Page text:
5 Best Secured Credit Cards of 2020

Credit Cards

For individuals that struggle with poor credit, a secured credit card can be a valuable tool. With a secured credit card, you’ll pay a cash deposit that’s equal to your credit line.

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The credit card company will then hold onto your deposit in case you don’t make your monthly payments. Meanwhile, the credit card company will report your on-time payments to the major credit bureaus.

That way you can start rebuilding your credit, and there’s little risk to the credit card issuer since you paid an upfront deposit. You’ll get your money back once you upgrade to an unsecured card or close the account.

7 Best Secured Credit Cards

If you’ve been looking for ways to improve your credit but have a hard time qualifying for unsecured cards, then a secured credit card might be the way to go. Here are seven secured credit cards you can consider.

1. Discover it Secured

APR: 24.49% variable purchase APR
Intro APR: Balance transfer APR of 10.99% for six months
Annual Fee: $0
Security Deposit: $200

The Discover it Secured card is one of the best secured credit cards available. There is no annual fee, and you have the option to upgrade to an unsecured card if you pay your bills on time and use the card responsibly.

Plus, the Discover it Secured card is one of the few secured credit cards that offer cash back rewards. You can earn 2% back on the first $1,000 you spend at gas stations and restaurants per quarter. And you can earn unlimited 1% back on everything else.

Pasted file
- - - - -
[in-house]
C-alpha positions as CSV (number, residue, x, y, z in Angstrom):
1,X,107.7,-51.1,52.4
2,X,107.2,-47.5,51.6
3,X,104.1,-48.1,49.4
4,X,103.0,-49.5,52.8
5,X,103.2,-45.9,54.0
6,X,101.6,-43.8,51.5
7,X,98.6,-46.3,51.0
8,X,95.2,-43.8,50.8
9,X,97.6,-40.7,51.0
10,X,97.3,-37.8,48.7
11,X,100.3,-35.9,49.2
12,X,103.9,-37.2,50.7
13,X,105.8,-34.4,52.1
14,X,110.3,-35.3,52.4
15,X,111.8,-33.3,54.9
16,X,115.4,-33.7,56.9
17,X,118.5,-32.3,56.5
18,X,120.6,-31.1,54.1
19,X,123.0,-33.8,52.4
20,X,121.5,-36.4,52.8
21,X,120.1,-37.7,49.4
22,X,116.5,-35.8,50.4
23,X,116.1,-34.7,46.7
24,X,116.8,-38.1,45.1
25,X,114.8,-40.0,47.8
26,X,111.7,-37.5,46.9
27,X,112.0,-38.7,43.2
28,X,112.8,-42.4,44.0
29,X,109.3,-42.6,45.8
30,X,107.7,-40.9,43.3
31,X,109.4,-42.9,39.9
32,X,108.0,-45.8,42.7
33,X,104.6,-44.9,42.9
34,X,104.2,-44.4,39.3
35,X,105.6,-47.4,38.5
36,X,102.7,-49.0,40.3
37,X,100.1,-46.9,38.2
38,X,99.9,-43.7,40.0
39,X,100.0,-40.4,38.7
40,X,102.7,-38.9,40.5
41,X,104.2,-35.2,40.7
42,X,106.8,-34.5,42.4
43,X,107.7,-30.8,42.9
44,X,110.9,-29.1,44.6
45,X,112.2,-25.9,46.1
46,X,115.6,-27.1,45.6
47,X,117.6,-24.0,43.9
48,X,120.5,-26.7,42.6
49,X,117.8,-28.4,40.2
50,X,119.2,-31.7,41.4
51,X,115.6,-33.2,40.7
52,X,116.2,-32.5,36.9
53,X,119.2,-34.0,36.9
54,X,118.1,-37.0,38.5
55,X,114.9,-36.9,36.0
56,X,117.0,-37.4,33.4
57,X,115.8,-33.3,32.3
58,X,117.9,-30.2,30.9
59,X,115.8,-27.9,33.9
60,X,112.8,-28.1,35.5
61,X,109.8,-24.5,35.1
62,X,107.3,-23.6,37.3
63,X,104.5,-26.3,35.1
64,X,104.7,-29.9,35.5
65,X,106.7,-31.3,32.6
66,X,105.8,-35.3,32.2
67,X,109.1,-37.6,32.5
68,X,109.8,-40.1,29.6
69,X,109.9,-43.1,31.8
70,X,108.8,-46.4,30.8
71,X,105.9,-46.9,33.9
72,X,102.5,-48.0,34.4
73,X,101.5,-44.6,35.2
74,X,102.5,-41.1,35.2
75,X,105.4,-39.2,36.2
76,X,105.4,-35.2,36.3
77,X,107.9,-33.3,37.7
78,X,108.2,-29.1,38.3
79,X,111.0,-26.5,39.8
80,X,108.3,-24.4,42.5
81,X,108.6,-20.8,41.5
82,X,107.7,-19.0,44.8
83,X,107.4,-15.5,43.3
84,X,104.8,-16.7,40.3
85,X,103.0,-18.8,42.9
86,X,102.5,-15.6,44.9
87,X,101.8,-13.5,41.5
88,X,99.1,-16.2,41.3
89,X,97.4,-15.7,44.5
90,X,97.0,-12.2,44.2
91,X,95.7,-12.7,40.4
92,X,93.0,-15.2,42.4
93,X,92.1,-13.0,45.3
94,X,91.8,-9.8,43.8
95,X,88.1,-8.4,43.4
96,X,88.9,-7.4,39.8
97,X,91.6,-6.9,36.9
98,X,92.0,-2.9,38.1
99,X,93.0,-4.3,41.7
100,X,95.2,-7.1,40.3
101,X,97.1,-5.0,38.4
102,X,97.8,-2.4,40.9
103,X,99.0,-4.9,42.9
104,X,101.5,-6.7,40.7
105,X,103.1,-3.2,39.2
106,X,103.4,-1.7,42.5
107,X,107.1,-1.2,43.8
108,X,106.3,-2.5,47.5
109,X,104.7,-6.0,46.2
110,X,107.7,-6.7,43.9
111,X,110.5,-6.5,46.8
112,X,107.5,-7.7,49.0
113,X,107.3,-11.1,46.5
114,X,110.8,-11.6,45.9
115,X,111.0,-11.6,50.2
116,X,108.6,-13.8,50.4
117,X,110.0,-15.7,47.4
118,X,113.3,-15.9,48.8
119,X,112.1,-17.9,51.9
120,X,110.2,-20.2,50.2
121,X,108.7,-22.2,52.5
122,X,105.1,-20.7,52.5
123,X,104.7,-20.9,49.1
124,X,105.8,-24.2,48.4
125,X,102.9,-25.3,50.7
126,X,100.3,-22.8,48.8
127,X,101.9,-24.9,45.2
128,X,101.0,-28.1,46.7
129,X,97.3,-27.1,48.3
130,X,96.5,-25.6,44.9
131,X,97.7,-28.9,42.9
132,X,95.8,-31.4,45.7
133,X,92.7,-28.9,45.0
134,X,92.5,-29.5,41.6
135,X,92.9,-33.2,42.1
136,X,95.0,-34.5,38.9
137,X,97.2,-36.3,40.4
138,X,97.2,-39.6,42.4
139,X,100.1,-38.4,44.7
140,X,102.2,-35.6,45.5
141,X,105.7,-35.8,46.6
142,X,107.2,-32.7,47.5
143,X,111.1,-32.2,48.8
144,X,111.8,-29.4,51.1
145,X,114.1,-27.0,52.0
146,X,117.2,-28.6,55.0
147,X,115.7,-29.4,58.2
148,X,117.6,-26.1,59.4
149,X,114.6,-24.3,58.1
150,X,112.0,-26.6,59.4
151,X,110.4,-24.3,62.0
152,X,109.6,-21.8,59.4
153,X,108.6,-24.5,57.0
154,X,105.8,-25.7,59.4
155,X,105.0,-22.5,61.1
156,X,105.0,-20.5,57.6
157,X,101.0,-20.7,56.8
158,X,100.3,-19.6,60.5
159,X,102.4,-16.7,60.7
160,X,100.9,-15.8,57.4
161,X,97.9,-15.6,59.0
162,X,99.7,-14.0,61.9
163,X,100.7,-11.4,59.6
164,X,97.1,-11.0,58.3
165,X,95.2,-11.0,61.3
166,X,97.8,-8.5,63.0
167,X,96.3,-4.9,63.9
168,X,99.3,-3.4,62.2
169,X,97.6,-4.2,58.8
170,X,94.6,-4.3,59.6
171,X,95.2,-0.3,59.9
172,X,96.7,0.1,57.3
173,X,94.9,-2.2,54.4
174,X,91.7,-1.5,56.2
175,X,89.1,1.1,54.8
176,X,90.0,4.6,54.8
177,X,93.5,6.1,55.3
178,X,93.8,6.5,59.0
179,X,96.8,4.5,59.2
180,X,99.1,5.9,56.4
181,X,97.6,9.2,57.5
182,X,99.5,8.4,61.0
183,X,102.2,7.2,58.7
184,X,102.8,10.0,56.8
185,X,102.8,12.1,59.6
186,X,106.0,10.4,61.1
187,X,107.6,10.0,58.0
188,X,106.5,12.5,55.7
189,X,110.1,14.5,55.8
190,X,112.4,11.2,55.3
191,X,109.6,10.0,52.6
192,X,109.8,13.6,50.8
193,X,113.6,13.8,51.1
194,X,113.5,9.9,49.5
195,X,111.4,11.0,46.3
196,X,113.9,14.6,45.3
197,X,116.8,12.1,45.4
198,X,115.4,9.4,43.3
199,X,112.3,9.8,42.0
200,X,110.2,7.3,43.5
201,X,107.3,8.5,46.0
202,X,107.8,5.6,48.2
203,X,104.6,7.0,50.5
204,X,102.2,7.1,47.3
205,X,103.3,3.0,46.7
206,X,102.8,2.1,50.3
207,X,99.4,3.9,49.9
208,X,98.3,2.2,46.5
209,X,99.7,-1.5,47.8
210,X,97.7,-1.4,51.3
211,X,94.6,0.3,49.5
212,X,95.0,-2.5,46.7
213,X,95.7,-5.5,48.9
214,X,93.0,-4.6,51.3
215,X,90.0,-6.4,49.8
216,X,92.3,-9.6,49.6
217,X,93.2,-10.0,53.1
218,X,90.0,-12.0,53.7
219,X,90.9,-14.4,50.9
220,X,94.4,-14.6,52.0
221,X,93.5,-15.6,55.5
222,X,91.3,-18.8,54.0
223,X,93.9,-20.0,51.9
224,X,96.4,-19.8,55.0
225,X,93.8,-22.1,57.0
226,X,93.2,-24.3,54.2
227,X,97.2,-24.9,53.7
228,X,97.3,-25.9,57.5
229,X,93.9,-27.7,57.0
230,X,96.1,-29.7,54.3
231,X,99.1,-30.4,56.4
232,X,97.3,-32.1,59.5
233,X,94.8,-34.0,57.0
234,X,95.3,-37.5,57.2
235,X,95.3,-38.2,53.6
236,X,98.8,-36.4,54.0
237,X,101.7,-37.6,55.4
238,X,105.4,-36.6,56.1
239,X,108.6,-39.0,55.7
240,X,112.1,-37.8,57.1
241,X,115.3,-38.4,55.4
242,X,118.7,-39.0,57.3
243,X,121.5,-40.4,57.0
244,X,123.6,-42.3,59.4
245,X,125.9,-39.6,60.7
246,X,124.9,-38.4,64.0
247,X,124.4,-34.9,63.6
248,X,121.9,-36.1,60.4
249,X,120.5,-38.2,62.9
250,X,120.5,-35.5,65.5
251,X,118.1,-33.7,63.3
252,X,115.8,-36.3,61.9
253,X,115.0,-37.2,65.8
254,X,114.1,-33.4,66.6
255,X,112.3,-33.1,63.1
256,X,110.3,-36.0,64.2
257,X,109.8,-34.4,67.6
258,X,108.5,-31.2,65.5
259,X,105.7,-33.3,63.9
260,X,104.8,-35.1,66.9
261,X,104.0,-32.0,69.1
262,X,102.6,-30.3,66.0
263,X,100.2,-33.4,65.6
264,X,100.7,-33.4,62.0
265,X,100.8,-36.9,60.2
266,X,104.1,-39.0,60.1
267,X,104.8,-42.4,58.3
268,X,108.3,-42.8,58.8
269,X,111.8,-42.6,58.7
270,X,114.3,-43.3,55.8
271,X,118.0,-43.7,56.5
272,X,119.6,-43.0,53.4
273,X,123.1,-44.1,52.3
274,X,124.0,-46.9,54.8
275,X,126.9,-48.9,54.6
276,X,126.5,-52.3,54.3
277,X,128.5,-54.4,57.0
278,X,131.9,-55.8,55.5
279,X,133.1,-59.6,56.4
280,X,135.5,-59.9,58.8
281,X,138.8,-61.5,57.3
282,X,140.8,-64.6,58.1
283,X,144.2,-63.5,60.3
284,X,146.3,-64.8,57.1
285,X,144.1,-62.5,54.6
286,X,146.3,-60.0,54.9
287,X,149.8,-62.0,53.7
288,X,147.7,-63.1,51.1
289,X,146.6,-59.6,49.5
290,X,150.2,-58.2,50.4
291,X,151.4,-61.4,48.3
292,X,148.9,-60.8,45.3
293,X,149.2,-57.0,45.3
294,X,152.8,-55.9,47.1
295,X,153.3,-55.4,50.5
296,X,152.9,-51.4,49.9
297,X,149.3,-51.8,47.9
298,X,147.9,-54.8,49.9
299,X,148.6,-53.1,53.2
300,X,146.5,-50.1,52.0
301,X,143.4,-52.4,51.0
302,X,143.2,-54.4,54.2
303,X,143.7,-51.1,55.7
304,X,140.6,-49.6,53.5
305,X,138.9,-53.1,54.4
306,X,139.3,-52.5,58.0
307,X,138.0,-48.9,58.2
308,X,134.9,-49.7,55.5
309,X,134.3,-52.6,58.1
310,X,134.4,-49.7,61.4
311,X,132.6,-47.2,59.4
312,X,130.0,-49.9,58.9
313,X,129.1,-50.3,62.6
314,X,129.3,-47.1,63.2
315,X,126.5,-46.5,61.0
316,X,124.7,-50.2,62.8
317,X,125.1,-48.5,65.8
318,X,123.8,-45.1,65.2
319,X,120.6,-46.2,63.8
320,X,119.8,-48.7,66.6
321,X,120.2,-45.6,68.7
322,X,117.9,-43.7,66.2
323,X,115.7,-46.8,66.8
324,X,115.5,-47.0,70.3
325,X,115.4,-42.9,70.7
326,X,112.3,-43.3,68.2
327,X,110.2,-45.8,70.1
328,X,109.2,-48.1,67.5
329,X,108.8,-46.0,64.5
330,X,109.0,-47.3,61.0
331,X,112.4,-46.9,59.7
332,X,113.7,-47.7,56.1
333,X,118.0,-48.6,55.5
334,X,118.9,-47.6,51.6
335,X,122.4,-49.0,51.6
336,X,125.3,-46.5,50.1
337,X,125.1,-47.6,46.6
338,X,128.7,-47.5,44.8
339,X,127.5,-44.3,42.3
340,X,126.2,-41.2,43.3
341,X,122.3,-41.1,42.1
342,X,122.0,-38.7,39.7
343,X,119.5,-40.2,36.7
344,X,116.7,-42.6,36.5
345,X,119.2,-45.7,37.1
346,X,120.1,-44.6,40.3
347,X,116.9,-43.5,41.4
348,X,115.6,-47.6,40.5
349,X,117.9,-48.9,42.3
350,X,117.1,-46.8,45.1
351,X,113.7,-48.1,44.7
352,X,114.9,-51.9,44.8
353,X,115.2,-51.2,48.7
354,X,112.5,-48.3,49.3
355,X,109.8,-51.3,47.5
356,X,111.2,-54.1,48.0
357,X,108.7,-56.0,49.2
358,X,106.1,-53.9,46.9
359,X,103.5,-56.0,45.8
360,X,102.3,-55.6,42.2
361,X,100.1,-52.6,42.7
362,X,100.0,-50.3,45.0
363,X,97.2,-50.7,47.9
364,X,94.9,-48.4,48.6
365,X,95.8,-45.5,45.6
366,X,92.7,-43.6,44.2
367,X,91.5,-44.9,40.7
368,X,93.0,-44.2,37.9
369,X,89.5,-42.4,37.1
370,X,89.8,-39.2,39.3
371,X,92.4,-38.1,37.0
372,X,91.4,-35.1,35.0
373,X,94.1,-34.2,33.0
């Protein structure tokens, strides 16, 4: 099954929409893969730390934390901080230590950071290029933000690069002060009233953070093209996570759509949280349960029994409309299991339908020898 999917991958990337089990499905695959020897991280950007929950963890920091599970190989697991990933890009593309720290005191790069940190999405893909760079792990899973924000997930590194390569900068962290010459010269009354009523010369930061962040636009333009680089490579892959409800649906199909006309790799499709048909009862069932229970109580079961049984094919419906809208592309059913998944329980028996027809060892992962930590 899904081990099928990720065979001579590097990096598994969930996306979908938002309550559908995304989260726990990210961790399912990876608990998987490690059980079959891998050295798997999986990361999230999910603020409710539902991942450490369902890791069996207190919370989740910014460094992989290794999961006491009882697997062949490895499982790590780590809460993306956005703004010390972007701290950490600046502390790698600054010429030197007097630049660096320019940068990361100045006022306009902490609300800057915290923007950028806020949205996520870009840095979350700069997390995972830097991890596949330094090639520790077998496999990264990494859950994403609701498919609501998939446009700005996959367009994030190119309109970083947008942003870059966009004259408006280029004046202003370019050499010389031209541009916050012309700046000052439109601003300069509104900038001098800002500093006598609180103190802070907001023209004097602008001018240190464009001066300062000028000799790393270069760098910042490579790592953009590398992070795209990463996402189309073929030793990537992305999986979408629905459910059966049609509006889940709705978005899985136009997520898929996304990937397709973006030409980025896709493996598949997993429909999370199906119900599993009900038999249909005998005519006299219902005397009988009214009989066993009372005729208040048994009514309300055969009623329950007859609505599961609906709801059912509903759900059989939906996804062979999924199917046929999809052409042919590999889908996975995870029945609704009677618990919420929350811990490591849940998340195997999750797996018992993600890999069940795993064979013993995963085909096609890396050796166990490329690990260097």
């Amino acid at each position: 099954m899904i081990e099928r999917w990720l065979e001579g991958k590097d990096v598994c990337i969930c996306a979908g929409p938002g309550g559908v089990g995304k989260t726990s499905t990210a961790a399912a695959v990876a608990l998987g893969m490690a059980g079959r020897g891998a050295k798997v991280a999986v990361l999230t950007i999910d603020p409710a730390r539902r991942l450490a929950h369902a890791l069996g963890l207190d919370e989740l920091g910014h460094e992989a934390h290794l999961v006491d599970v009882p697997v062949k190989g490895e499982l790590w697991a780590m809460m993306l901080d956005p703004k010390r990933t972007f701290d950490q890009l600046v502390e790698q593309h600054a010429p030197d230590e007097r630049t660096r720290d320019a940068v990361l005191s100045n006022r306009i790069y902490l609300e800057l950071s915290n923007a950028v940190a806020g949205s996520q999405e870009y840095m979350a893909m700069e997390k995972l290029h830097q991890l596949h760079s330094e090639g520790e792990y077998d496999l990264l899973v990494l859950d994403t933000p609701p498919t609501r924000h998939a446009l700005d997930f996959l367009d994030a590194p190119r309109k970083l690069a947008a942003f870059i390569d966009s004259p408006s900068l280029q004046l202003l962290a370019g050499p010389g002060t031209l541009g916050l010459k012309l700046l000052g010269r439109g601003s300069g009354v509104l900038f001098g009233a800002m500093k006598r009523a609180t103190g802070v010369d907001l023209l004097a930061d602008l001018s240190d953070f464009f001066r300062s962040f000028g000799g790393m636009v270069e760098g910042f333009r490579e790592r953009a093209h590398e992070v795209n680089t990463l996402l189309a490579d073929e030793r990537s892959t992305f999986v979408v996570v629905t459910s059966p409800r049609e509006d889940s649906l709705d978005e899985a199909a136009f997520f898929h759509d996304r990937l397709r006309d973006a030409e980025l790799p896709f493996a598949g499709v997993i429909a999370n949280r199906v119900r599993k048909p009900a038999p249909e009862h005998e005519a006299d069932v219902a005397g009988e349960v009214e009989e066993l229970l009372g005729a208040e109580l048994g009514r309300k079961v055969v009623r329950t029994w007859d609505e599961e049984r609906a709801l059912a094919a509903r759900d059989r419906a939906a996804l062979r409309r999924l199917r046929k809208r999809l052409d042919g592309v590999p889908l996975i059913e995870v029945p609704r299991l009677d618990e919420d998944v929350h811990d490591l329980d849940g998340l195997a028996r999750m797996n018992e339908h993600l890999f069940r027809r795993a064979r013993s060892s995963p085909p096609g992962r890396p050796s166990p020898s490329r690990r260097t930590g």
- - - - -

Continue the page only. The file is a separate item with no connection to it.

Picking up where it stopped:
2. Citi Secured Mastercard

APR: 22.49%
Intro APR: None
Annual Fee: $0
Security Deposit: $200

The Citi Secured Mastercard doesn’t offer any cashback rewards, but it’s still a good option for most borrowers. There is no annual fee, and you’ll receive free credit monitoring for signing up.

Plus, Citi offers flexible payment options, so you can choose the date you pay your bill during the month. And making payments and managing your account is easy with the Citi mobile app.

3. Capital One Secured Mastercard

APR: 26.99% variable APR
Intro APR: None
Annual Fee: 0%
Security Deposit: $49, $99, or $200

The Capital One Secured Mastercard is a good option for borrowers that are just starting to build credit. There’s no fee to get started and you’ll pay a refundable security deposit of either $49, $99, or $200.

And the best part is, you have the option to receive a higher credit line after five months of on-time payments. You can manage your account online or through the bank’s mobile app.

4. OpenSky Secured Credit Visa Card

APR: 18.89% variable APR
Intro APR: None
Annual Fee: $35
Security Deposit: $200

One of the biggest benefits of the OpenSky Secured Credit Visa Card is that there’s no credit check required to open the account. Instead, you’ll apply and make a one-time refundable deposit of $200.

This makes the OpenSky secured card a great option for individuals with poor credit or limited credit history. And you’ll receive resources and information on building credit on the company’s website.

5. Credit Builder Secured Visa Credit Card

APR: 23.25%
Intro APR: None
Annual Fee: $35
Security Deposit: $300